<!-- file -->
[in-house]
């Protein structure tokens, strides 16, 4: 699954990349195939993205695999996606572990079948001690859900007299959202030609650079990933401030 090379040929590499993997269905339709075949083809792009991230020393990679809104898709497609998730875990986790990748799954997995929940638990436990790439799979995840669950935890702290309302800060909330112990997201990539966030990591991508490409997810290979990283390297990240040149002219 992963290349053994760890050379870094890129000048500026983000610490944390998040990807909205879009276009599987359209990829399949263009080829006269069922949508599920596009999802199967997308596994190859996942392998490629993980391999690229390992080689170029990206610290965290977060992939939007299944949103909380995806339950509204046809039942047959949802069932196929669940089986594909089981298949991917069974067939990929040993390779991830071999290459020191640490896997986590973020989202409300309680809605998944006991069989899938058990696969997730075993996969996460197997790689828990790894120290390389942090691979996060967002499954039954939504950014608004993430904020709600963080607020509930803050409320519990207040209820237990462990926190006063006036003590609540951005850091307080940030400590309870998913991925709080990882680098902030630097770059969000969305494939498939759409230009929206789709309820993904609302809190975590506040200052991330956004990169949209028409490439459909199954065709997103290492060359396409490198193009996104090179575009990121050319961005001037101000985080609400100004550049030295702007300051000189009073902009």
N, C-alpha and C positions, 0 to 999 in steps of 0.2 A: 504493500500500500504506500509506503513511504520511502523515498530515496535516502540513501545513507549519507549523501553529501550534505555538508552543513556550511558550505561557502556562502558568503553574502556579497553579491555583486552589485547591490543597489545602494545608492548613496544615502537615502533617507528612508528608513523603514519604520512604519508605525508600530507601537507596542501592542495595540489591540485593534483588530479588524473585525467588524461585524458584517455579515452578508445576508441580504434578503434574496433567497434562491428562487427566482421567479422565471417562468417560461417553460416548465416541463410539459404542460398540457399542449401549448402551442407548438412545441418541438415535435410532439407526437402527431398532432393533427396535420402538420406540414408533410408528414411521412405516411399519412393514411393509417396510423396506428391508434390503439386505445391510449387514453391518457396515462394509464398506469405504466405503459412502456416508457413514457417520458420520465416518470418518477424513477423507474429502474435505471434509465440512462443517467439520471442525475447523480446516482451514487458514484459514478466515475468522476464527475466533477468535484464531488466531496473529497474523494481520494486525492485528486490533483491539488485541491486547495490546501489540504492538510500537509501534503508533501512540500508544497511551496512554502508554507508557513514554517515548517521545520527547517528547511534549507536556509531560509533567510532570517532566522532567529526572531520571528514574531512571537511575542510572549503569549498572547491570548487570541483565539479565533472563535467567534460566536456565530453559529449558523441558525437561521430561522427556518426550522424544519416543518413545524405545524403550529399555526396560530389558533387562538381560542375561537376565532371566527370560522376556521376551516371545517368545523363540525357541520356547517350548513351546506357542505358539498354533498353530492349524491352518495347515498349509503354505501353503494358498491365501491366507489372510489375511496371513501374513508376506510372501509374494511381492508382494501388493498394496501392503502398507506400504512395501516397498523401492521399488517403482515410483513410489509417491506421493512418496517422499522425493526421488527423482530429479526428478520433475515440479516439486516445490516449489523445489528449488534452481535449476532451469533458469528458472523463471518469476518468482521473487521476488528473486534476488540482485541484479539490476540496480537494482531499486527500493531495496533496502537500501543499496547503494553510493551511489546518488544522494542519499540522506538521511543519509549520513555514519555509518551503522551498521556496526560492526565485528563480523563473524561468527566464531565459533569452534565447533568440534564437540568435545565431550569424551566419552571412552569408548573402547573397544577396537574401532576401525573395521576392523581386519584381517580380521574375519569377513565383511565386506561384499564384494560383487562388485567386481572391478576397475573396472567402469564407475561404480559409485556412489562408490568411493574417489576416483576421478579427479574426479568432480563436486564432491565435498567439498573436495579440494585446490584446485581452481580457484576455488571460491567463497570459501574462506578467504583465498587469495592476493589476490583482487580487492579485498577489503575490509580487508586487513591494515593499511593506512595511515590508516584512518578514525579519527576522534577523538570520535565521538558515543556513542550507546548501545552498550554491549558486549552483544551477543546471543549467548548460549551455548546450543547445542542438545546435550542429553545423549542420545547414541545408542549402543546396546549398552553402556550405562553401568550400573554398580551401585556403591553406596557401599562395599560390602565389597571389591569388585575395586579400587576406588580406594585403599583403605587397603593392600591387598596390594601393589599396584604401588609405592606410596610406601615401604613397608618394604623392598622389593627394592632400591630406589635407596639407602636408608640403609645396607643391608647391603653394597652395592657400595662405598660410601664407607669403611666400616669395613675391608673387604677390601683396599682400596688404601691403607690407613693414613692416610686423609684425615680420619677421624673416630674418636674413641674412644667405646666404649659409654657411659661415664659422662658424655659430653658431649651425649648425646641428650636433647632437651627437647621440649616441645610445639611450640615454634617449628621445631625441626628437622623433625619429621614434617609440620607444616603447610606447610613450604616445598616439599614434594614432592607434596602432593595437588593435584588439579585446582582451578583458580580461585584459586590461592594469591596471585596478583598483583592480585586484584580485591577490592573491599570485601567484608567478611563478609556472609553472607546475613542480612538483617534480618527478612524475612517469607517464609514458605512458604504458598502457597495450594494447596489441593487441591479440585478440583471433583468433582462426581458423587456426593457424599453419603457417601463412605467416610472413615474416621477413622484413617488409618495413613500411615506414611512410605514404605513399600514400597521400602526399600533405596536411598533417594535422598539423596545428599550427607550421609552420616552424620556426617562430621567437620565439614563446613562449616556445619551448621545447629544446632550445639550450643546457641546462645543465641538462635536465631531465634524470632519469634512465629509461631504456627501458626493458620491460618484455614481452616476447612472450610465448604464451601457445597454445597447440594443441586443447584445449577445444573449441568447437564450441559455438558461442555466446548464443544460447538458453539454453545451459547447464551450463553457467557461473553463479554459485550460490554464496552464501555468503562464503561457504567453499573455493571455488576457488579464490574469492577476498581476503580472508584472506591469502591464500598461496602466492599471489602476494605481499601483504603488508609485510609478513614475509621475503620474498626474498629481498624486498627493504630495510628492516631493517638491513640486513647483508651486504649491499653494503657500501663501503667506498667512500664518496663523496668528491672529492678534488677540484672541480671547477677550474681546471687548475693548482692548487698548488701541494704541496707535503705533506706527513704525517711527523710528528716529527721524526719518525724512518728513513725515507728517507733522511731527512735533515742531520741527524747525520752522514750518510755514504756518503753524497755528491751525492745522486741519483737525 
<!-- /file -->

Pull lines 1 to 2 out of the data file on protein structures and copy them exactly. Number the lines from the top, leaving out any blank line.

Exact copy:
[in-house]
């Protein structure tokens, strides 16, 4: 699954990349195939993205695999996606572990079948001690859900007299959202030609650079990933401030 090379040929590499993997269905339709075949083809792009991230020393990679809104898709497609998730875990986790990748799954997995929940638990436990790439799979995840669950935890702290309302800060909330112990997201990539966030990591991508490409997810290979990283390297990240040149002219 992963290349053994760890050379870094890129000048500026983000610490944390998040990807909205879009276009599987359209990829399949263009080829006269069922949508599920596009999802199967997308596994190859996942392998490629993980391999690229390992080689170029990206610290965290977060992939939007299944949103909380995806339950509204046809039942047959949802069932196929669940089986594909089981298949991917069974067939990929040993390779991830071999290459020191640490896997986590973020989202409300309680809605998944006991069989899938058990696969997730075993996969996460197997790689828990790894120290390389942090691979996060967002499954039954939504950014608004993430904020709600963080607020509930803050409320519990207040209820237990462990926190006063006036003590609540951005850091307080940030400590309870998913991925709080990882680098902030630097770059969000969305494939498939759409230009929206789709309820993904609302809190975590506040200052991330956004990169949209028409490439459909199954065709997103290492060359396409490198193009996104090179575009990121050319961005001037101000985080609400100004550049030295702007300051000189009073902009």